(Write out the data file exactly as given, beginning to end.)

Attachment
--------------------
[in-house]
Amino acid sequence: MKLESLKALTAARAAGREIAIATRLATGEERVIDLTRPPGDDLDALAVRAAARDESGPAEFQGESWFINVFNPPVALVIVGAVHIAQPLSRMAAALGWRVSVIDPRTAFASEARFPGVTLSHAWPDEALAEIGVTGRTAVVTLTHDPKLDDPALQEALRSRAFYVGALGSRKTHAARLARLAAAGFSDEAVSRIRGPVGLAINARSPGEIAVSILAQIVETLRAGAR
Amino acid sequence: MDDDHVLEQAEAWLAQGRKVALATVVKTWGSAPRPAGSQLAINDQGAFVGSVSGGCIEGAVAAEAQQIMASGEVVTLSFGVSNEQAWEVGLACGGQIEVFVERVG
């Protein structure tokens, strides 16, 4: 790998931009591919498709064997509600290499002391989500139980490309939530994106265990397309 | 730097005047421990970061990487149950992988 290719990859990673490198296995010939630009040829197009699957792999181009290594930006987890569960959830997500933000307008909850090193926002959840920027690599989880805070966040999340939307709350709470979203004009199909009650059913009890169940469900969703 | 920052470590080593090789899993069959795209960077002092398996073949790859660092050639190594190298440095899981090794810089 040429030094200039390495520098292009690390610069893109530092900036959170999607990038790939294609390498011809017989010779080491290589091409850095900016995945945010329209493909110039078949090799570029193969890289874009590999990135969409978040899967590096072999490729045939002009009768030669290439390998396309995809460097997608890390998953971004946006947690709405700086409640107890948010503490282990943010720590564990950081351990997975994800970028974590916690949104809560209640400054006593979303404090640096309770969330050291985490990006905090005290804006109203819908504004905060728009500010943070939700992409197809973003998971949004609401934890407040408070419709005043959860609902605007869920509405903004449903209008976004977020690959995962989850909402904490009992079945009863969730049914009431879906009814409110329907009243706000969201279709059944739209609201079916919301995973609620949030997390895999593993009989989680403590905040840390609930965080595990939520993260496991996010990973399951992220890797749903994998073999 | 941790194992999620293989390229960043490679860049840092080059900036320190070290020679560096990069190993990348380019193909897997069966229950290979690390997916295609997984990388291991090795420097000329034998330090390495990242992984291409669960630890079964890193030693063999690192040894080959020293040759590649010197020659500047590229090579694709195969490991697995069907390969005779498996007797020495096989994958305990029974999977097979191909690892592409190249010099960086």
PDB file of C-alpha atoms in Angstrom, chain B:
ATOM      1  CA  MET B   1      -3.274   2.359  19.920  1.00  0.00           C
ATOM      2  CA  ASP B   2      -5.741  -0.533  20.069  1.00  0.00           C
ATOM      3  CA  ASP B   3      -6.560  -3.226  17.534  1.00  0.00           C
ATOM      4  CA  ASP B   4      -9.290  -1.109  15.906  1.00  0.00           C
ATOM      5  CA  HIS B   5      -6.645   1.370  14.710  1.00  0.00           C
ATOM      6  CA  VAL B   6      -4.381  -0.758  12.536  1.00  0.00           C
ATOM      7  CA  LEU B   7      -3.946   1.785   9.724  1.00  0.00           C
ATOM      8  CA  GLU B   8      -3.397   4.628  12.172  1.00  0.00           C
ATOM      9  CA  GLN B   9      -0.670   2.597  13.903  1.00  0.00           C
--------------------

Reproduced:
[in-house]
Amino acid sequence: MKLESLKALTAARAAGREIAIATRLATGEERVIDLTRPPGDDLDALAVRAAARDESGPAEFQGESWFINVFNPPVALVIVGAVHIAQPLSRMAAALGWRVSVIDPRTAFASEARFPGVTLSHAWPDEALAEIGVTGRTAVVTLTHDPKLDDPALQEALRSRAFYVGALGSRKTHAARLARLAAAGFSDEAVSRIRGPVGLAINARSPGEIAVSILAQIVETLRAGAR
Amino acid sequence: MDDDHVLEQAEAWLAQGRKVALATVVKTWGSAPRPAGSQLAINDQGAFVGSVSGGCIEGAVAAEAQQIMASGEVVTLSFGVSNEQAWEVGLACGGQIEVFVERVG
């Protein structure tokens, strides 16, 4: 790998931009591919498709064997509600290499002391989500139980490309939530994106265990397309 | 730097005047421990970061990487149950992988 290719990859990673490198296995010939630009040829197009699957792999181009290594930006987890569960959830997500933000307008909850090193926002959840920027690599989880805070966040999340939307709350709470979203004009199909009650059913009890169940469900969703 | 920052470590080593090789899993069959795209960077002092398996073949790859660092050639190594190298440095899981090794810089 040429030094200039390495520098292009690390610069893109530092900036959170999607990038790939294609390498011809017989010779080491290589091409850095900016995945945010329209493909110039078949090799570029193969890289874009590999990135969409978040899967590096072999490729045939002009009768030669290439390998396309995809460097997608890390998953971004946006947690709405700086409640107890948010503490282990943010720590564990950081351990997975994800970028974590916690949104809560209640400054006593979303404090640096309770969330050291985490990006905090005290804006109203819908504004905060728009500010943070939700992409197809973003998971949004609401934890407040408070419709005043959860609902605007869920509405903004449903209008976004977020690959995962989850909402904490009992079945009863969730049914009431879906009814409110329907009243706000969201279709059944739209609201079916919301995973609620949030997390895999593993009989989680403590905040840390609930965080595990939520993260496991996010990973399951992220890797749903994998073999 | 941790194992999620293989390229960043490679860049840092080059900036320190070290020679560096990069190993990348380019193909897997069966229950290979690390997916295609997984990388291991090795420097000329034998330090390495990242992984291409669960630890079964890193030693063999690192040894080959020293040759590649010197020659500047590229090579694709195969490991697995069907390969005779498996007797020495096989994958305990029974999977097979191909690892592409190249010099960086």
PDB file of C-alpha atoms in Angstrom, chain B:
ATOM      1  CA  MET B   1      -3.274   2.359  19.920  1.00  0.00           C
ATOM      2  CA  ASP B   2      -5.741  -0.533  20.069  1.00  0.00           C
ATOM      3  CA  ASP B   3      -6.560  -3.226  17.534  1.00  0.00           C
ATOM      4  CA  ASP B   4      -9.290  -1.109  15.906  1.00  0.00           C
ATOM      5  CA  HIS B   5      -6.645   1.370  14.710  1.00  0.00           C
ATOM      6  CA  VAL B   6      -4.381  -0.758  12.536  1.00  0.00           C
ATOM      7  CA  LEU B   7      -3.946   1.785   9.724  1.00  0.00           C
ATOM      8  CA  GLU B   8      -3.397   4.628  12.172  1.00  0.00           C
ATOM      9  CA  GLN B   9      -0.670   2.597  13.903  1.00  0.00           C